More than forty years after the end of the Vietnam War, civilians and veterans are still suffering from the effects of Agent Orange. The Vietnam War lasted for ten years, from the 1950s to the 1970s.
The USA decided to become involved in the conflict in Vietnam because it feared that Communism would spread from communist North Vietnam to South Vietnam, and then the rest of Asia.
Resources, such as money soldiers, and arms were sent from the USA to support the South Vietnamese Government.
Agent Orange: A Deadly Cocktail Of Tactical Herbicides
One of the weapons of choice for the U.S. Army was Agent Orange. It was a mixture of herbicides, including dioxin, which was one of the most toxic chemicals available at the time.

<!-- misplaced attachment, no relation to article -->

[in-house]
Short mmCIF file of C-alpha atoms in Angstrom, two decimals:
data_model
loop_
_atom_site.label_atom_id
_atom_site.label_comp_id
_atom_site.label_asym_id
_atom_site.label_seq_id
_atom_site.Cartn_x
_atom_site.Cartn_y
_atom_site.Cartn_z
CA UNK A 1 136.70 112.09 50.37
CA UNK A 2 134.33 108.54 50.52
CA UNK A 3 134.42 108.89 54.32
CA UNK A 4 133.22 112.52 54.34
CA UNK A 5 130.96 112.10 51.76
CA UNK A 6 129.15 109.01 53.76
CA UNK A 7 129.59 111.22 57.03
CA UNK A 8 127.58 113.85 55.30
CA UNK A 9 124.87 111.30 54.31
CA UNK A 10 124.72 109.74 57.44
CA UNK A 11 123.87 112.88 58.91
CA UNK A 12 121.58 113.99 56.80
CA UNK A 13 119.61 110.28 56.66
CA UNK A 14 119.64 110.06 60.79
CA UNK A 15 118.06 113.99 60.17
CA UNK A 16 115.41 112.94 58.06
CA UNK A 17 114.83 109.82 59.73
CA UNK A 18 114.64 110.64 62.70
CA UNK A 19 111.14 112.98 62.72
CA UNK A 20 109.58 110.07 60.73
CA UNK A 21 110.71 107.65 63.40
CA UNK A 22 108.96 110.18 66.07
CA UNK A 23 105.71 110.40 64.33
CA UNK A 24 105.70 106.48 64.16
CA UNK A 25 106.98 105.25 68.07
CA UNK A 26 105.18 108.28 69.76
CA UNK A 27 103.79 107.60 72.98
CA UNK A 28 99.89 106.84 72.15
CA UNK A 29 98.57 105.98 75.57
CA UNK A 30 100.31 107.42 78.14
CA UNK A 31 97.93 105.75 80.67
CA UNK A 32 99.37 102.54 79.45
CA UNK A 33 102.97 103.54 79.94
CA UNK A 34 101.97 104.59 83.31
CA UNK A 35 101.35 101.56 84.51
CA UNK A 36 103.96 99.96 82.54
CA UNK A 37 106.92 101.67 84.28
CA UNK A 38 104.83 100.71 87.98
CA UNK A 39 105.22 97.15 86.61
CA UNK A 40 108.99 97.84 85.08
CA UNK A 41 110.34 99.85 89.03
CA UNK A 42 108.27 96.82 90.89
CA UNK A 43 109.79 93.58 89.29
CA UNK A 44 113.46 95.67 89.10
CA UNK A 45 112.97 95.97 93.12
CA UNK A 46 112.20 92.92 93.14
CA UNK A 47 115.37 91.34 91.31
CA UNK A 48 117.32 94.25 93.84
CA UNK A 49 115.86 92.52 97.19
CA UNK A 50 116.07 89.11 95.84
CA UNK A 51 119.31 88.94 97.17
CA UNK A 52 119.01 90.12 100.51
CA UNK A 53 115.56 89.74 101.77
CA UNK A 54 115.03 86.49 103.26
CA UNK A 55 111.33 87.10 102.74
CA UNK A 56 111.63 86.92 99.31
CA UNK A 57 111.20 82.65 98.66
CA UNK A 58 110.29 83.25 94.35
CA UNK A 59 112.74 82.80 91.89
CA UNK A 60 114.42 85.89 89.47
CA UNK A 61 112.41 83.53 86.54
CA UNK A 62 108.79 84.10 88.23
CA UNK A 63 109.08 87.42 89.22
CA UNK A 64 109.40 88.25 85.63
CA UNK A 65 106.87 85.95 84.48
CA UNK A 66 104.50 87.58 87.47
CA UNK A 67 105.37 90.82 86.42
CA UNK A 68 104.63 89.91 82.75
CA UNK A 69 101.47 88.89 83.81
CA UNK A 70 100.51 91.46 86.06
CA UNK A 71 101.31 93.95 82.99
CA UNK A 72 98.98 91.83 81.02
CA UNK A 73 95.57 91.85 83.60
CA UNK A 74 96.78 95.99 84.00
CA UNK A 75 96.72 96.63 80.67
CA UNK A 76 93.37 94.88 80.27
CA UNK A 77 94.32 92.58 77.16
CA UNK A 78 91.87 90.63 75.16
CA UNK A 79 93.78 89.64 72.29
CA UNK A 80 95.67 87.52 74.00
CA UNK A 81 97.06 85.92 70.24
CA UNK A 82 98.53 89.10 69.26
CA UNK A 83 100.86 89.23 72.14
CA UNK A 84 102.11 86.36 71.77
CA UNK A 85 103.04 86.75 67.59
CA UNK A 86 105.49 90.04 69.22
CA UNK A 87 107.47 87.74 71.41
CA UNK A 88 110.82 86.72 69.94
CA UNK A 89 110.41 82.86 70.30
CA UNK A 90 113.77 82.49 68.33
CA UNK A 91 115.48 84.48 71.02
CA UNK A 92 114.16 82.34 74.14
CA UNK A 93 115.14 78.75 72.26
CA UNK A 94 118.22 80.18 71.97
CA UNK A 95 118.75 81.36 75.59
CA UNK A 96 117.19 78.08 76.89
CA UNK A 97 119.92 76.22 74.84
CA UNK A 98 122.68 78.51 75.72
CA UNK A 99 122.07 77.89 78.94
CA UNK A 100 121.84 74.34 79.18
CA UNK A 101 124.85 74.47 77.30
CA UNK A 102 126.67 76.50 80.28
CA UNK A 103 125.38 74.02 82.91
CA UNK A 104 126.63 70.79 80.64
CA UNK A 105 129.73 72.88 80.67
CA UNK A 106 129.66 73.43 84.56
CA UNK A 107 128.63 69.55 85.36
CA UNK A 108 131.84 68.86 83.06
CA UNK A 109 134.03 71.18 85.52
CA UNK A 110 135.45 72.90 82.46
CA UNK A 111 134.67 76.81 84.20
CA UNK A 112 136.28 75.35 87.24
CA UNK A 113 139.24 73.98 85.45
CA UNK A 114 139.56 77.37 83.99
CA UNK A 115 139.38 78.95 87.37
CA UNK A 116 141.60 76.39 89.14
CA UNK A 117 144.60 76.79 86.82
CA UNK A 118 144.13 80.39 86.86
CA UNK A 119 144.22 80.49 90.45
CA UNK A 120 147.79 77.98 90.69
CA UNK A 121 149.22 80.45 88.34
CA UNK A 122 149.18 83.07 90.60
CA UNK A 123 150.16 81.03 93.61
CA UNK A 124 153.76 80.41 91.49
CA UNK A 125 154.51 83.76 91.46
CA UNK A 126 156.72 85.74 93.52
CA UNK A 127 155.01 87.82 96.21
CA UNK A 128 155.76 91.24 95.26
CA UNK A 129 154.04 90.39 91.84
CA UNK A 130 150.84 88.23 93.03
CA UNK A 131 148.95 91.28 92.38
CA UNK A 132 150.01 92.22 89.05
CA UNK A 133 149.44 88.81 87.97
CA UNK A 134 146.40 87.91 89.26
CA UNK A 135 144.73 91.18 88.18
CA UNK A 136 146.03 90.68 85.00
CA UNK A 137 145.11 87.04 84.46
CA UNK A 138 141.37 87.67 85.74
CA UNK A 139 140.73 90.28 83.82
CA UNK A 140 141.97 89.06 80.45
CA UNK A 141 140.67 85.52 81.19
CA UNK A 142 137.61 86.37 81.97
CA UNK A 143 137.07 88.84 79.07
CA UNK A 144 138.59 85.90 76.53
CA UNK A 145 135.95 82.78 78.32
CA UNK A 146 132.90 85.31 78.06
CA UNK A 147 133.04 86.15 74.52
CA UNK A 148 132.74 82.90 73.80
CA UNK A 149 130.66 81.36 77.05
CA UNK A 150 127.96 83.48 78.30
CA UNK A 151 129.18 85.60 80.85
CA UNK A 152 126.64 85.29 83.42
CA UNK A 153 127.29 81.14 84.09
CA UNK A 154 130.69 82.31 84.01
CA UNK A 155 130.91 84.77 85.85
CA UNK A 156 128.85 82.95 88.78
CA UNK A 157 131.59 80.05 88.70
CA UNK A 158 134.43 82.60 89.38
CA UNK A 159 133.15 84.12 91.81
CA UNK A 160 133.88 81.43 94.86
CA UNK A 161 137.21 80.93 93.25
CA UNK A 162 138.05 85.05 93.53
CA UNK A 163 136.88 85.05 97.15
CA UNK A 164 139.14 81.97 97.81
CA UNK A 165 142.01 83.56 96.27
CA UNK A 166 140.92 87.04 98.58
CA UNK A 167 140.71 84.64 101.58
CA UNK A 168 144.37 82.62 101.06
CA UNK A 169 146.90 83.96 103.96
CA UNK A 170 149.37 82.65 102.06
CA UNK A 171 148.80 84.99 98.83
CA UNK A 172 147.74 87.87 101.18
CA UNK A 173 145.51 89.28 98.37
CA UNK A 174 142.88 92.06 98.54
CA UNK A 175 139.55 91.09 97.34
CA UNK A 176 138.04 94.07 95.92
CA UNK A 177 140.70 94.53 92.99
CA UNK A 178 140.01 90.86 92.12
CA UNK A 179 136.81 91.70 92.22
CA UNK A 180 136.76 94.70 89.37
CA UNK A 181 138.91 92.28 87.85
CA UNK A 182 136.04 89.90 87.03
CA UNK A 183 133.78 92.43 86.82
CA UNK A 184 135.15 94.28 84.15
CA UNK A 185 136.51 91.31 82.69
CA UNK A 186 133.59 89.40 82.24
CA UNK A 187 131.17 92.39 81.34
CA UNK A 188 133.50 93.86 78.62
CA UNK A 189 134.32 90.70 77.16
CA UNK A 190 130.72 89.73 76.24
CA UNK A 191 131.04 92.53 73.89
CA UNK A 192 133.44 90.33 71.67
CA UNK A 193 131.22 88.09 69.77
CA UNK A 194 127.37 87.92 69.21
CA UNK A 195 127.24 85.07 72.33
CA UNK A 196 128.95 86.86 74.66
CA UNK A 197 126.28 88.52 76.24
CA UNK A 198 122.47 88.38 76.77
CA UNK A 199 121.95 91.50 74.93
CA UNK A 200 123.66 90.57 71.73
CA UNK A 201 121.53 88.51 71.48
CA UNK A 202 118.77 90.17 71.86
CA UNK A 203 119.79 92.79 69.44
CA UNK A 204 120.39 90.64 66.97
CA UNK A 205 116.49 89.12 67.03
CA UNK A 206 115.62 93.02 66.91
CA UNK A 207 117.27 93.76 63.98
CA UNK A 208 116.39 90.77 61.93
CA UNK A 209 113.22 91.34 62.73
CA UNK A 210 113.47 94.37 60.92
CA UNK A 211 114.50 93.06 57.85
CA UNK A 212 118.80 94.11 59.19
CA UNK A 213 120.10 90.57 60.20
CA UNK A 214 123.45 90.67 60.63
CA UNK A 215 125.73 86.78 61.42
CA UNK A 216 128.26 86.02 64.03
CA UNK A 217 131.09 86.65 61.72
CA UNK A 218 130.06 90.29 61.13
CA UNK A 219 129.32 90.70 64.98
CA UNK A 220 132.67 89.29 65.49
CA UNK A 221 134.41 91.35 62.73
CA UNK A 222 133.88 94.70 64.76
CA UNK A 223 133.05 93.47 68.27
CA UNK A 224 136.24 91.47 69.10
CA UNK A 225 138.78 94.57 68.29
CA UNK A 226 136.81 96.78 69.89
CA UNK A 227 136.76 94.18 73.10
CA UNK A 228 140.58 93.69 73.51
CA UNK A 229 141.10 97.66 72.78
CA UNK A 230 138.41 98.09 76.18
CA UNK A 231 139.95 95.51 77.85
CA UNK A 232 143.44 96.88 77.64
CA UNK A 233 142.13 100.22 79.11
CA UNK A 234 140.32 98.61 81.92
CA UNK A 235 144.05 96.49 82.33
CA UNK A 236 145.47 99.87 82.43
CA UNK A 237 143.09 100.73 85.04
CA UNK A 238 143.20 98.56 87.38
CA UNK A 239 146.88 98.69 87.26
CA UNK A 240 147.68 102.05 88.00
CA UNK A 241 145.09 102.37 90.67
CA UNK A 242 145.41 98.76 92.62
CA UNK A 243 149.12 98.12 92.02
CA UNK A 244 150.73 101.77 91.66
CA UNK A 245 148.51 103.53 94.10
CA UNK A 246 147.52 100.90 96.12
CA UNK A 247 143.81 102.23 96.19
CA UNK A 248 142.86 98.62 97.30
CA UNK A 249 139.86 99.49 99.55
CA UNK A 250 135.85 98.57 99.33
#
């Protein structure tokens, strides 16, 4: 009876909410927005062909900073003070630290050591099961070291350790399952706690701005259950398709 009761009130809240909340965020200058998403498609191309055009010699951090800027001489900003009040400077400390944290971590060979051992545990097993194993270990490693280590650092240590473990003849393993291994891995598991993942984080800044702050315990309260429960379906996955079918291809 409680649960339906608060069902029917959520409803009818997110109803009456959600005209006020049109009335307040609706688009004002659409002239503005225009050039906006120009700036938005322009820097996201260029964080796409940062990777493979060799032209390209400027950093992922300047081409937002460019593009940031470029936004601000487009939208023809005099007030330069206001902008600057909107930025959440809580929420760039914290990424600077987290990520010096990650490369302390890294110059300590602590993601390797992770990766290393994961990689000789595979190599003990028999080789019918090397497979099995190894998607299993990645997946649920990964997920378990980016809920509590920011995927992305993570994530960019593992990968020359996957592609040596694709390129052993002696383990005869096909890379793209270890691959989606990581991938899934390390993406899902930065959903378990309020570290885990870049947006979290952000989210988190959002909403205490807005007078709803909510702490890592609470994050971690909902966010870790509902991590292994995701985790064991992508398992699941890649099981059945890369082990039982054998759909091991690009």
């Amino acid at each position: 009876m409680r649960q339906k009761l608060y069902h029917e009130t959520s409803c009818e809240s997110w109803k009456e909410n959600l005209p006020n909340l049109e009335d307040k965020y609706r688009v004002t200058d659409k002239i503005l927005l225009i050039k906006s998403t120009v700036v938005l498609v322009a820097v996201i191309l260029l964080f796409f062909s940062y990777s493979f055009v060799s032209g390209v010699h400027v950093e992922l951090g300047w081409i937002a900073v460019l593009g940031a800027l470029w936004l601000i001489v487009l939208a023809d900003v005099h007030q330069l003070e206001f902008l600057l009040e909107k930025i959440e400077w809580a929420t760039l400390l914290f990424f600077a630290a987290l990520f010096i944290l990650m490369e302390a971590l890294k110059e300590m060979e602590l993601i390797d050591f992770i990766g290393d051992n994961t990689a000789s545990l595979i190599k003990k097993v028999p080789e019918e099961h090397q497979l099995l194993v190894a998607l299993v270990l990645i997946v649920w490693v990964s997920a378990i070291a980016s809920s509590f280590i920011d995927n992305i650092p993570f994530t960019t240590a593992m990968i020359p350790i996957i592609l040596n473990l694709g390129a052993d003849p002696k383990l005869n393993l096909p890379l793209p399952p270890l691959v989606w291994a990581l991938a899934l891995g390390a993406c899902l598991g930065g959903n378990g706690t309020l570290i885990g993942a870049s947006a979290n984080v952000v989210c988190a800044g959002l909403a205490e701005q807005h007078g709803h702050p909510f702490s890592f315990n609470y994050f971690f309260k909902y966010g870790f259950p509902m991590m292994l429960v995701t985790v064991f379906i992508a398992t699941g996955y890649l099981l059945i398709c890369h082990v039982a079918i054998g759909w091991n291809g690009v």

Agent Orange was the most notorious chemical defoliant sprayed by US forces over Vietnam to destroy jungles and vegetation, and farmlands during the Vietnam War.
Agent Orange contained dioxin, one of the most toxic chemicals known to man, and the herbicide was nicknamed after the colored stripes on the 55-gallon drums it was delivered in.
This poisonous chemical was sprayed from the skies over the enemy territory ostensibly to clear the dense tropical vegetation that covers Vietnam.
They believed that the Viet Cong army was using the jungle as cover for their operations.
It was also designed to destroy crops and, therefore, force the enemy to their knees through hunger.
Agent Orange was amongst several herbicides that had been in use in the USA at the time, but at much lower application rates than that sprayed over Vietnam.
Agent Orange was mixed to thirteen times its usual strength and sprayed as a silent killer over the farms and hamlets of North Vietnam.
Nobody would have believed the deadly chain of results that was started by its use, nor that it would still be affecting people today!
U.S. Military Misjudged Effects Of Agent Orange
Unfortunately, the U.S. Army underestimated the impact that its toxic gas would have.